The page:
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Research talk

Adapting Knowledge-Level Planning for Natural Language Dialogue, R. Petrick, slides from a talk presented at the Department of Computer and Information Sciences, University of Strathclyde, Glasgow, UK, 2010-03-19.

[ slides ]

Abstract

The problem of planning a sequence of natural language dialogue moves has many parallels to the general AI planning problem, and can be viewed as an instance of the problem of planning with incomplete information and sensing. While "classical" planning actions model actions that change the state of the world, sensing actions change the knowledge state of the agent, often leaving the world state unchanged. Sensing actions also complicate the planning process, giving rise to potentially infinite state spaces and requiring planning systems with the ability to reason about an agent's knowledge state as distinct from the world state. Recent approaches from the knowledge representation and planning communities, however, have been effective at overcoming some of the representational and inferential drawbacks of sensing actions, and such actions have been applied in a variety of domains.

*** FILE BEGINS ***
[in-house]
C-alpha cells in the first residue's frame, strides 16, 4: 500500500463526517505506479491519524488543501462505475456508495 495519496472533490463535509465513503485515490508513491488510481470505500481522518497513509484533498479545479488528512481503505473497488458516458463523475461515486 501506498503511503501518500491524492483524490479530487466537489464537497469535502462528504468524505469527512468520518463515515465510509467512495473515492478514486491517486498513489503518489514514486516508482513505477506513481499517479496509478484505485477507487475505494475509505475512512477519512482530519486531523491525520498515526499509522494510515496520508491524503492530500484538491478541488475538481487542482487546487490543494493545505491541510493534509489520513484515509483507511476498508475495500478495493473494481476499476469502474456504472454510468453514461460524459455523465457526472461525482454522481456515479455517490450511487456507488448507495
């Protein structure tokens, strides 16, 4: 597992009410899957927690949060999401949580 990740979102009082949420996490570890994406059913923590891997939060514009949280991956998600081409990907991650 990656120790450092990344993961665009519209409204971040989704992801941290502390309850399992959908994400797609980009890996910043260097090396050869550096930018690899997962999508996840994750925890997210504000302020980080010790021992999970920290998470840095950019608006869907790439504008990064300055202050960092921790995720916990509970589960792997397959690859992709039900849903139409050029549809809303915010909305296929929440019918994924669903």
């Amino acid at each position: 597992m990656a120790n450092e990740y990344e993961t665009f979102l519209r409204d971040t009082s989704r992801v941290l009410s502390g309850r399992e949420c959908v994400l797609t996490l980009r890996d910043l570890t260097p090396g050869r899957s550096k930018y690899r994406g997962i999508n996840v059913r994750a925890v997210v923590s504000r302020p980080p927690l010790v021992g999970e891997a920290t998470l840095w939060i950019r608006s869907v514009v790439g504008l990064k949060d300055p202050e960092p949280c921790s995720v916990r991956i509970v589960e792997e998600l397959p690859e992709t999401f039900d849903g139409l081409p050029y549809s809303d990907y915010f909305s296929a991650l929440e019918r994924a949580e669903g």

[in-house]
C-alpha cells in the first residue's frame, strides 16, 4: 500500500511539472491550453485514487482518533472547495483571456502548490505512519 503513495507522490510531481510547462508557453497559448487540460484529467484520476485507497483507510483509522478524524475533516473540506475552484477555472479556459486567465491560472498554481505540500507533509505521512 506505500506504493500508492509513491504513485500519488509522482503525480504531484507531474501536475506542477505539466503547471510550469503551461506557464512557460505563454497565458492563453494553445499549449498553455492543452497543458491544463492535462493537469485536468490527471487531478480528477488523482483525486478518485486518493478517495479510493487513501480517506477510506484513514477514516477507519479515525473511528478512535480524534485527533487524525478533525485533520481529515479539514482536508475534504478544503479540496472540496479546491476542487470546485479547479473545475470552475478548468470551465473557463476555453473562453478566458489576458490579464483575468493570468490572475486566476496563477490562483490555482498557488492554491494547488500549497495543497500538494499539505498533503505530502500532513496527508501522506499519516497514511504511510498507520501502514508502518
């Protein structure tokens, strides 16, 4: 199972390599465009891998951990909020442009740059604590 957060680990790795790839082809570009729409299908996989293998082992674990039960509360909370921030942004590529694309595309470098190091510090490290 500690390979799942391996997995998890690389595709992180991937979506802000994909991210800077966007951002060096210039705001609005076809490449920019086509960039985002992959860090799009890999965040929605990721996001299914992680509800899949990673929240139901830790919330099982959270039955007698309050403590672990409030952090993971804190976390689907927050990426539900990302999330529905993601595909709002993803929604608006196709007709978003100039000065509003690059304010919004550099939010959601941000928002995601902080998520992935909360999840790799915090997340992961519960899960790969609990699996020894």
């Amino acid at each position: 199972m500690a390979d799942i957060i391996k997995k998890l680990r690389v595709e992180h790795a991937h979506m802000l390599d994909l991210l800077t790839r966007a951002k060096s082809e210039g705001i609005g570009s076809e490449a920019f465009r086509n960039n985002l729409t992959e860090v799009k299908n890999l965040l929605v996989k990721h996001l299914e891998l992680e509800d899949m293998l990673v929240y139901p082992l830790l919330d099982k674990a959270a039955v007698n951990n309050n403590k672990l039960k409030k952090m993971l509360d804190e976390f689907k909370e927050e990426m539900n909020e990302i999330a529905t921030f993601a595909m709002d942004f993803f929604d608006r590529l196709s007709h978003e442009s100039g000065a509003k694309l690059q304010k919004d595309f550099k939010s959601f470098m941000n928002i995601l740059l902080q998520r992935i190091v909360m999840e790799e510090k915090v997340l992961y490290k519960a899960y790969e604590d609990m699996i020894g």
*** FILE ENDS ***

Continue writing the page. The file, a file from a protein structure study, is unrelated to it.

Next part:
In this talk, I describe ongoing work aimed at adapting automated planning techniques for natural language dialogue. I give an overview of PKS (Planning with Knowledge and Sensing), a contingent planner that forms the basis of our approach. Unlike traditional planners, PKS operates at the "knowledge level" to generate plans using sensing actions and incomplete information, by reasoning about the planner's knowledge state rather than the world state. PKS also supports features like functions, run-time variables, and program-like constructs, as part of its action representation. Building on ideas from the knowledge representation and planning communities, I describe a set of extensions to PKS for speech act-based dialogue, illustrating that the same underlying techniques for ordinary action planning can be applied to dialogue planning.

This talk describes joint work with M. Steedman and is presented in the context of PACO-PLUS, an EU project investigating perception, action, and language in real-world robot environments.